ASLM 2012, Addressing the Fundamental Strengthening of Laboratory Systems to Improve Healthcare and Save Lives in Africa
CDC IN SOUTH AFRICA BLOG
December 12, 2012, 2:00 pm ET U.S. CDC South Africa Office
The U.S. CDC’s role in the global health response is multi-faceted, and at the core is the agency’s role in establishing and strengthening international laboratories for rapid, effective disease response. The impact of CDC’s work in building sustainable and robust laboratories worldwide was evident last week at the African Society for Laboratory Medicine’s (ASLM) First International Conference in Cape Town, South Africa December 1-7.
A strong national public health laboratory system is essential for responding effectively to HIV and other diseases, and is crucial to rapidly detect and control emerging global public health threats. CDC is proud to be ASLM’s partner in the Africa region to continue to develop these laboratory systems.
CDC is contributing its unique scientific expertise to ASLM leadership and maximizing the impact and effectiveness of these high quality international laboratory systems and services. This is the right thing to do in order to save lives and to improve the health of those in need. In Africa, less than 10 percent of clinical decisions are based on laboratory results, compared to 70 percent in the U.S. This number will go up and more lives will be saved, and discussions at ASLM will work towards achieving this goal.
Last week at ASLM2012, attendees addressed the critical need of expanding the laboratory workforce. CDC supports this important element in order for ASLM to meet it’s goal of increasing translation of laboratory knowledge, practices, and technologies into clinical care and effectively implementing game-changing point of care technologies (POCT) for conducting complex lab tests in decentralized facilities.
I am pleased to know that this was addressed at ASLM 2012 as a direct result of the Laboratory Human Resources for Health (HRH) Consultation that took place in March 2012 at CDC in Atlanta. CDC’s work in this arena supports meeting the PEPFAR goal of training at least 140,000 new health care workers to address the critical shortfall in Africa and elsewhere.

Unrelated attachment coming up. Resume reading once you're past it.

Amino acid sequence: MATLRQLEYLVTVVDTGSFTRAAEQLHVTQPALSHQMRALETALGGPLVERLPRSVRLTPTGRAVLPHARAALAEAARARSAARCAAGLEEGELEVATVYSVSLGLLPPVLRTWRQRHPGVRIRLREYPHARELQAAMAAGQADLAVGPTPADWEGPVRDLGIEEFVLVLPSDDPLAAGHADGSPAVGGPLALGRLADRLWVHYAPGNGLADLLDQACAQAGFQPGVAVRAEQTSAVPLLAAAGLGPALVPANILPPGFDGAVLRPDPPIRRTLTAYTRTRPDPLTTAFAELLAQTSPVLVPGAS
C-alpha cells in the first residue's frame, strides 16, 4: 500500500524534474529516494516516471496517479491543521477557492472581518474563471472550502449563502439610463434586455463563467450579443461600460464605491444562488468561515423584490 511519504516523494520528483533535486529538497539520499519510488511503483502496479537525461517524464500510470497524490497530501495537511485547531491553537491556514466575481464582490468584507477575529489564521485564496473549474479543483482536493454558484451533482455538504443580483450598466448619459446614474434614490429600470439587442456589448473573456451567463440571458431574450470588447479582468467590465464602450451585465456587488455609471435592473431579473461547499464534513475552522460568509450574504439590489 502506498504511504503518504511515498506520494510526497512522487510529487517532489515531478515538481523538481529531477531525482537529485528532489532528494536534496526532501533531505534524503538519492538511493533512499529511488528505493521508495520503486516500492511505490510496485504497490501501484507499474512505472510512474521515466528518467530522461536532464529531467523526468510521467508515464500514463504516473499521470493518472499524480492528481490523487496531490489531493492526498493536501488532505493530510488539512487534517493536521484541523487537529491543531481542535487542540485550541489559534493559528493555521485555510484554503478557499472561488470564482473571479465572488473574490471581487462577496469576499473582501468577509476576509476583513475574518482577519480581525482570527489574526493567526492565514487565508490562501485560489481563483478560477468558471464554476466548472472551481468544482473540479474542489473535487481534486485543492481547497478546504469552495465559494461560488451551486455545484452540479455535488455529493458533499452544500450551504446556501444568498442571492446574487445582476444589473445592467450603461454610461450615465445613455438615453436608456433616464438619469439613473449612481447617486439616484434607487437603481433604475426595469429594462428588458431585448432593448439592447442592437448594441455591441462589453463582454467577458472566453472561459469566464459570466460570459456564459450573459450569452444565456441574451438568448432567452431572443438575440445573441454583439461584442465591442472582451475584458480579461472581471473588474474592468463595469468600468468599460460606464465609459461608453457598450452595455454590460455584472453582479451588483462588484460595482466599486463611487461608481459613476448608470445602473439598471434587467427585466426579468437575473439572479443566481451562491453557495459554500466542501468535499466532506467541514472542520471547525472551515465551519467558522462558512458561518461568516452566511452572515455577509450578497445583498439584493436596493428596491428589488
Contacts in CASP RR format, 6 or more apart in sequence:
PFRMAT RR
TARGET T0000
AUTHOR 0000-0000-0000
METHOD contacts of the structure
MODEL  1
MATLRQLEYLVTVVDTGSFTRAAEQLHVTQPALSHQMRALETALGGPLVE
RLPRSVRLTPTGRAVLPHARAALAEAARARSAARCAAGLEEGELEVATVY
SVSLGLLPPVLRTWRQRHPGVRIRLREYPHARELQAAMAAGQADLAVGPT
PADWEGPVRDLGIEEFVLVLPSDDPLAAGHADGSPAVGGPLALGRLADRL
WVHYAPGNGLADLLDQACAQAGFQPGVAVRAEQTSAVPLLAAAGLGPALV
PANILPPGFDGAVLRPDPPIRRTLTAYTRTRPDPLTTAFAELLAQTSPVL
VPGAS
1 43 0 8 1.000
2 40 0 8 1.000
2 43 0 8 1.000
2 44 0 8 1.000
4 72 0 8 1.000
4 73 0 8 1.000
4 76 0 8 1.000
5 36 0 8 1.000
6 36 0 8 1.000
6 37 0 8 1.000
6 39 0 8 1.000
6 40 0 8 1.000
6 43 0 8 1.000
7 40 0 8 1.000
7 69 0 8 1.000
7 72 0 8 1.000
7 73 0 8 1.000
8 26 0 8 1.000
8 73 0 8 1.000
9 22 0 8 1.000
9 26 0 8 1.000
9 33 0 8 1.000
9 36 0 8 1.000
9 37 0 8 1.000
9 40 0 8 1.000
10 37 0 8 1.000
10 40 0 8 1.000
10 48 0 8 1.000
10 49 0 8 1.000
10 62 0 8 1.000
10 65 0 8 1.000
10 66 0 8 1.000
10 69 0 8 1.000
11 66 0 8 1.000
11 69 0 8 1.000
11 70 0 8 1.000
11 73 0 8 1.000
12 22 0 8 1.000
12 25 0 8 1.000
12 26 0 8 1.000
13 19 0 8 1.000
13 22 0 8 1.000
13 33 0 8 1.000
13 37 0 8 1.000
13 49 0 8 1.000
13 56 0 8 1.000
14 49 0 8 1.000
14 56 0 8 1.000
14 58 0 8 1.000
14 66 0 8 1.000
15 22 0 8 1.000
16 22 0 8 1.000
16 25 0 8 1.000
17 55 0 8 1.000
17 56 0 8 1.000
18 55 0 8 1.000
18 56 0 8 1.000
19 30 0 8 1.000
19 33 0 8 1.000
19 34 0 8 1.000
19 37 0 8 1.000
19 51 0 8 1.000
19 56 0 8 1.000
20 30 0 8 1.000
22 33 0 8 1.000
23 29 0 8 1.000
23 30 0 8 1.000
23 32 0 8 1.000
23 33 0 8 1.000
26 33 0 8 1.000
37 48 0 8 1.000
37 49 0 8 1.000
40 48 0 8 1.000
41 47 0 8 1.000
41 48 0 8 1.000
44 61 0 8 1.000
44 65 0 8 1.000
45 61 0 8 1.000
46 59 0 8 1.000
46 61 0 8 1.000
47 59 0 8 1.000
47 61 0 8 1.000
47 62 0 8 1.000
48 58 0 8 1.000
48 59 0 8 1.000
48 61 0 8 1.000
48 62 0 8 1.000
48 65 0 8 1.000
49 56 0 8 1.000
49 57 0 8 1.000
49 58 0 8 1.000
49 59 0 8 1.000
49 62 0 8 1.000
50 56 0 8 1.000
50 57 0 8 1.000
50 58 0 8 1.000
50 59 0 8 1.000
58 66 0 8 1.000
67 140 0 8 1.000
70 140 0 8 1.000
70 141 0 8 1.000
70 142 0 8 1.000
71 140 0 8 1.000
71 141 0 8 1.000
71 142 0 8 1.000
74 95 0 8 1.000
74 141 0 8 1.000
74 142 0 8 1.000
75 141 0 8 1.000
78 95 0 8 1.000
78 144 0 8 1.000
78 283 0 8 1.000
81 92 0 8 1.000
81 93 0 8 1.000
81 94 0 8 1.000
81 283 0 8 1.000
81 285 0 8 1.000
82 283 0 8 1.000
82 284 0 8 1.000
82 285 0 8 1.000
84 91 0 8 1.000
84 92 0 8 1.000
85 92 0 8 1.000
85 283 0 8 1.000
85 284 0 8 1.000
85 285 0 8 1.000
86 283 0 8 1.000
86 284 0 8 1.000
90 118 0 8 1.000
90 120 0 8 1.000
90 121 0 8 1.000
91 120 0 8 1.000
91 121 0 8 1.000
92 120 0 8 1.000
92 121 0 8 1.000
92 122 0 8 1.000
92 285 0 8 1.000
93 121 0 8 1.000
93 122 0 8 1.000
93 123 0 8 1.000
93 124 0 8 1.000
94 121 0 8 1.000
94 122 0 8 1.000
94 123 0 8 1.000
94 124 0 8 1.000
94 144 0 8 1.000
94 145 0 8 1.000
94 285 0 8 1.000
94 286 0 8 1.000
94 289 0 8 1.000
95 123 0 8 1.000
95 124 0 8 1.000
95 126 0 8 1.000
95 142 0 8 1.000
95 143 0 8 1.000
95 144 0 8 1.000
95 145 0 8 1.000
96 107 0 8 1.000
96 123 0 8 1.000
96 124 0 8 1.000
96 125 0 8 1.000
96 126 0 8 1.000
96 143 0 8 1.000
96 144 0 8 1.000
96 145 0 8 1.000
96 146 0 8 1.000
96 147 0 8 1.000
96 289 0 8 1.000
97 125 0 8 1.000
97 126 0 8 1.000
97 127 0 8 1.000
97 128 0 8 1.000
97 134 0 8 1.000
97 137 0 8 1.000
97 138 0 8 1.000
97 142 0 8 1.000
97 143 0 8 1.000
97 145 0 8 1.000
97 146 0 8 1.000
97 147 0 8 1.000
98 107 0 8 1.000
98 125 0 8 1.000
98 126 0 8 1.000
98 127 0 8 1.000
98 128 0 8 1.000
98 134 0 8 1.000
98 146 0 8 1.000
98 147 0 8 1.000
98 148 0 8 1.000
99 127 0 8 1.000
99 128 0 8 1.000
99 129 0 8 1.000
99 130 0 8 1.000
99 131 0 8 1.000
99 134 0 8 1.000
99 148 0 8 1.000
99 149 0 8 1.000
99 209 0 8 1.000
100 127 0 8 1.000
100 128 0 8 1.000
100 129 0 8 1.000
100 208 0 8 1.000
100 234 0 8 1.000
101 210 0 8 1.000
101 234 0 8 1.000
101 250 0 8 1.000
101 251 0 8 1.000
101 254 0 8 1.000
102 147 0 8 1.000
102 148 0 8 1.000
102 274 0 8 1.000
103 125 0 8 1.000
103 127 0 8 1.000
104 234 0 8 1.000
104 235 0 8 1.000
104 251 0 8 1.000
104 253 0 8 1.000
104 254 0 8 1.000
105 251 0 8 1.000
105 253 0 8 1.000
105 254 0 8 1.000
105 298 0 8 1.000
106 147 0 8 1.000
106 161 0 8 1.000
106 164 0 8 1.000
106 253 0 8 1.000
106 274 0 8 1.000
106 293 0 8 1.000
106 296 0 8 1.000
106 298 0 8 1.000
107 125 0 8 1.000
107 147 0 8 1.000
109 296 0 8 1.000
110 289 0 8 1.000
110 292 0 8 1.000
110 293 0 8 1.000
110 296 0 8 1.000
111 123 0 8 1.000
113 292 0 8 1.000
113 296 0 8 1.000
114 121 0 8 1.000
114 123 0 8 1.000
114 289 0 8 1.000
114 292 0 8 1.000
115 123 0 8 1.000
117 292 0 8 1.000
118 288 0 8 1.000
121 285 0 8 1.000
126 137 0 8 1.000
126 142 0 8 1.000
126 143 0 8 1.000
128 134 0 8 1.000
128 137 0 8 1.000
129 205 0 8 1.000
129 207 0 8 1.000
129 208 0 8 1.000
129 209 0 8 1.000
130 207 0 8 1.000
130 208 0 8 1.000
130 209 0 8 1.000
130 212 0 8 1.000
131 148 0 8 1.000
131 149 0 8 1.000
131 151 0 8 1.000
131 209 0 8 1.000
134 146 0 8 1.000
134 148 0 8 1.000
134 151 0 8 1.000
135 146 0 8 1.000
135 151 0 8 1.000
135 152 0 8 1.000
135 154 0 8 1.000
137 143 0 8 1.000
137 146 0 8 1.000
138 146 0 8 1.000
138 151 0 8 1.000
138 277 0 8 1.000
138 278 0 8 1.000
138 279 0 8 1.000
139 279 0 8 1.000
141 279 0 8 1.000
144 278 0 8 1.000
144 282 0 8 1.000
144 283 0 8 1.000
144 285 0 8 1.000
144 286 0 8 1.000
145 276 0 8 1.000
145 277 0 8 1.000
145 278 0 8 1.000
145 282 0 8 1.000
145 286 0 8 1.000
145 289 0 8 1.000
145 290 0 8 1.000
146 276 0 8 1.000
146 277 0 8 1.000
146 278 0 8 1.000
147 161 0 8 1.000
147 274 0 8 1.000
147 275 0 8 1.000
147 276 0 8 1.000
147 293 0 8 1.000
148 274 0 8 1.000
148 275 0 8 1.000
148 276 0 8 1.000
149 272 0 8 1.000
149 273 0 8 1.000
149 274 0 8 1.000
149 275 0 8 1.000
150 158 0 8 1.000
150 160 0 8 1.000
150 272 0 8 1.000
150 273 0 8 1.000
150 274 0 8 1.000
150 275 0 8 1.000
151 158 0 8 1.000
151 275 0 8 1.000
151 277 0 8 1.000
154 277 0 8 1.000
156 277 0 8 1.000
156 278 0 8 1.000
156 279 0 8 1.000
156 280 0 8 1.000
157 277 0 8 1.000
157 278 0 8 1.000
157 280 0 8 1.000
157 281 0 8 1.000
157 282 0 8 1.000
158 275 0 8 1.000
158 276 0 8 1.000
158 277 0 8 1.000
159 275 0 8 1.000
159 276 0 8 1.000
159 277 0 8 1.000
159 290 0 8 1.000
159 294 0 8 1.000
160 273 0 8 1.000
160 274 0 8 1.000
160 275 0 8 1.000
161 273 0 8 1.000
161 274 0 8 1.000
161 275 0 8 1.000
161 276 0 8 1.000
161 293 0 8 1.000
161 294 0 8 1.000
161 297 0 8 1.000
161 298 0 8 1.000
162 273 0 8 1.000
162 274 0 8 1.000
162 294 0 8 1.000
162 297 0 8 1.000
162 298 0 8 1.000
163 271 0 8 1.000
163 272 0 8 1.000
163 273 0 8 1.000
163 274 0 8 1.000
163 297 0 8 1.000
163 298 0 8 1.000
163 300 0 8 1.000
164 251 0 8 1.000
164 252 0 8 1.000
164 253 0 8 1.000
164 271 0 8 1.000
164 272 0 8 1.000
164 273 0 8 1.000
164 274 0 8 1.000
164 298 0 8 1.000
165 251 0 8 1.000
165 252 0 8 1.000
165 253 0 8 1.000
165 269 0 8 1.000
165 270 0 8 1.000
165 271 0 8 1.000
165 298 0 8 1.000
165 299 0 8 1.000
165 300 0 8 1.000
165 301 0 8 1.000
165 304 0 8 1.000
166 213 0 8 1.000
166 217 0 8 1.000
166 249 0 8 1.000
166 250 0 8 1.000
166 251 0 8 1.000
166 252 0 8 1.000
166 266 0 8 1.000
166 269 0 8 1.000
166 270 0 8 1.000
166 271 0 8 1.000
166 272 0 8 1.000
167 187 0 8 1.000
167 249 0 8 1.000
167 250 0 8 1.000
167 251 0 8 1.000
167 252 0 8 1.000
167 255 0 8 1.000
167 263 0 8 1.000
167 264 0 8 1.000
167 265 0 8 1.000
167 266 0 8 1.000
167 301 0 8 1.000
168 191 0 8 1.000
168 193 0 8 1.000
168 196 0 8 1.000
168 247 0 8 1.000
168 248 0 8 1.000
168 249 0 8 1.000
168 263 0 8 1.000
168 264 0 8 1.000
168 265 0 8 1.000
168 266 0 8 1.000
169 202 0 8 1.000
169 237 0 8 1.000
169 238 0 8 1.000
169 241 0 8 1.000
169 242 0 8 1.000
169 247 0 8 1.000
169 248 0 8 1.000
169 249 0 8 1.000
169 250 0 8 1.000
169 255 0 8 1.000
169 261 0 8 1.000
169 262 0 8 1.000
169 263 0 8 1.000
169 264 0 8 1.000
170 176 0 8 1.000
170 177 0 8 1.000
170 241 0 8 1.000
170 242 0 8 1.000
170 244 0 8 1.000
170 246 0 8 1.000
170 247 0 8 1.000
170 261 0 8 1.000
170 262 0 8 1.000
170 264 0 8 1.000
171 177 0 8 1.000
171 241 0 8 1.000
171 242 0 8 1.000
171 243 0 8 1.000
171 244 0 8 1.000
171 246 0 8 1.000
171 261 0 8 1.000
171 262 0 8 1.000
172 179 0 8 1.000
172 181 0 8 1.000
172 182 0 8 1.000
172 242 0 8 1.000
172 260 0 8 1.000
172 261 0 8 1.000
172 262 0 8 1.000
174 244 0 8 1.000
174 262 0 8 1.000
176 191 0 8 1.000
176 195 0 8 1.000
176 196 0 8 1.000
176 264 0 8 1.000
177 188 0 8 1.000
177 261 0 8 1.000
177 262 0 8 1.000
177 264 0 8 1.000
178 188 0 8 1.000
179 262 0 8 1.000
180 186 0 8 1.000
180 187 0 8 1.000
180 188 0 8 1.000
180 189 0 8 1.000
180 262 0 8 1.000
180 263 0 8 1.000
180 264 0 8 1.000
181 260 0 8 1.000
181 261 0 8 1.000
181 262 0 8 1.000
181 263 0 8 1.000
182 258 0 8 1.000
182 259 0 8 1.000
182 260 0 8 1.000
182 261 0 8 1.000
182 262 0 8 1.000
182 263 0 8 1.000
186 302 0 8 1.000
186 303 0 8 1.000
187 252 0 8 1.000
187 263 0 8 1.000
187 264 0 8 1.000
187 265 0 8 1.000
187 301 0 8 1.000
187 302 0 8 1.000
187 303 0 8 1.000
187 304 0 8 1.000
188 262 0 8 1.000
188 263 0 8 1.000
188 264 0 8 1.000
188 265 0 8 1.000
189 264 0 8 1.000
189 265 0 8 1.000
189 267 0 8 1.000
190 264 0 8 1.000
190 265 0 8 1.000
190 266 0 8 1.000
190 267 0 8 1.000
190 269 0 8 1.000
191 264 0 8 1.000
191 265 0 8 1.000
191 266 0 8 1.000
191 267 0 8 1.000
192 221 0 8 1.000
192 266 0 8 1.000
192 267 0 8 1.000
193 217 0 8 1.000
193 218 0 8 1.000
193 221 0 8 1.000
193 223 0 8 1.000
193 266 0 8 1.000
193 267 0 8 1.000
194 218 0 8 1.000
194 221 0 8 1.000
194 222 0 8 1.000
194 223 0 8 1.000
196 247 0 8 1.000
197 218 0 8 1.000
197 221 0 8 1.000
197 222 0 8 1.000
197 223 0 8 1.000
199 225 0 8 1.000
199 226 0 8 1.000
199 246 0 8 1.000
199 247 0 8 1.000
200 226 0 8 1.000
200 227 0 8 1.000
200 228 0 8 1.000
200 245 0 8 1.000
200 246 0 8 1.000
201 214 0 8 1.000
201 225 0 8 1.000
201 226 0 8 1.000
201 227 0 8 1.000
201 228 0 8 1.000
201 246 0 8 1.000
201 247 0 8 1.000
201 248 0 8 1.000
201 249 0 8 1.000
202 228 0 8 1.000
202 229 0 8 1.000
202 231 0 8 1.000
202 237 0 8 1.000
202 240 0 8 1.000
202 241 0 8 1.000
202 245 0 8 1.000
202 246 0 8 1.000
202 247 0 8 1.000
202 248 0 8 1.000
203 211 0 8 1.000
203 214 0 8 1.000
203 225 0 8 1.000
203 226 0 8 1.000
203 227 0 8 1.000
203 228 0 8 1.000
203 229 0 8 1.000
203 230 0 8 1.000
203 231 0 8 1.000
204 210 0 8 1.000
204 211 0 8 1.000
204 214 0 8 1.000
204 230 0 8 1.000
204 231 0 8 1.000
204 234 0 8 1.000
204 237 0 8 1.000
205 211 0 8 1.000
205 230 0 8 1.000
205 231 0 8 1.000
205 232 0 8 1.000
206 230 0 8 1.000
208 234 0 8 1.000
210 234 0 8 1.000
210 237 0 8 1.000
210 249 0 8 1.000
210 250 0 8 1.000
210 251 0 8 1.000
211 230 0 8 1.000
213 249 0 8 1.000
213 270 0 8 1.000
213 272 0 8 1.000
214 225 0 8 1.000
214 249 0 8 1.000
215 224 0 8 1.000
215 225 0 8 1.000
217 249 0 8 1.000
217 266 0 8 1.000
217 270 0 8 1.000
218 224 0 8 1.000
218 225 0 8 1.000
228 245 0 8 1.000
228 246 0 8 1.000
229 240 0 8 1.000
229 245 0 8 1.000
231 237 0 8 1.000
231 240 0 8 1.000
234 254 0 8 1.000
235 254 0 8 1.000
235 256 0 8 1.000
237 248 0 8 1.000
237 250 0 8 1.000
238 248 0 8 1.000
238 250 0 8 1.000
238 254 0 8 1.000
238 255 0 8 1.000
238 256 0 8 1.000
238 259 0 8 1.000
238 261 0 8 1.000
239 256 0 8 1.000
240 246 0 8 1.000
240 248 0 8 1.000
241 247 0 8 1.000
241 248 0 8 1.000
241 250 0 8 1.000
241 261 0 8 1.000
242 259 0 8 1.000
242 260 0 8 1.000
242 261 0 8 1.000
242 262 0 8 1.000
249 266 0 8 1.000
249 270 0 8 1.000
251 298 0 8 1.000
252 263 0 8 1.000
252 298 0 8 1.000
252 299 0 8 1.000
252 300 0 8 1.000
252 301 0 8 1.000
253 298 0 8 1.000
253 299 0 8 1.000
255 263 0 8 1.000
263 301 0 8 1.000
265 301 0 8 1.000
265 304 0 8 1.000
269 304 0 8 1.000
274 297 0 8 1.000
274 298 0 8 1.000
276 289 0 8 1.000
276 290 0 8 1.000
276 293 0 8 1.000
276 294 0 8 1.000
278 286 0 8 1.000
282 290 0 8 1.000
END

There is a huge and increasing need for clinical care and management of patients in PEPFAR-supported countries suffering from HIV/AIDS, TB, malaria and a host of other diseases. Africa bears 24% of the global disease burden but it has only 3% of the world’s health workforce and less than 1% of the world’s financial resources for health. CDC is working with ASLM and our other partners such as WHO, Ministries of Health, and the African Union to have one qualified laboratorian per 1,000 population.
CDC’s work with ASLM to build high quality laboratory systems and services that are critical for HIV prevention, care and treatment, as well as for other diseases is an example of CDC’s role as a key implementing agency for PEPFAR. CDC also works to leverage PEPFAR resources including laboratories by linking them to other mainstream healthcare services. This integrated healthcare approach strengthens a country’s entire healthcare system and is key to global health security, which protects Americans at home and abroad.
CDC as an agency has focused action on our winnable battles, and global laboratory strengthening is a winnable battle. We have the science and evidence base for effective interventions which was evident in the abstracts that were presented during the conference.
I congratulate ASLM on embarking on this conference and strategically addressing the issues with the science, evidence, and economic impact in mind as the Africa region continues to strengthen their capacity to establish and maintain national laboratory systems.
CDC’s partnership with ASLM supports the agency’s mission to provide more cohesive and impactful global health programs; progress from this partnership is evident.
We and our friends in Africa deal with important health issues each day. I am proud that CDC is playing an integral role in accurate laboratory diagnostics in Africa, and throughout the world, because as the theme of ASLM 2012 states, laboratory diagnostics is “A Pillar of Quality Health Care”.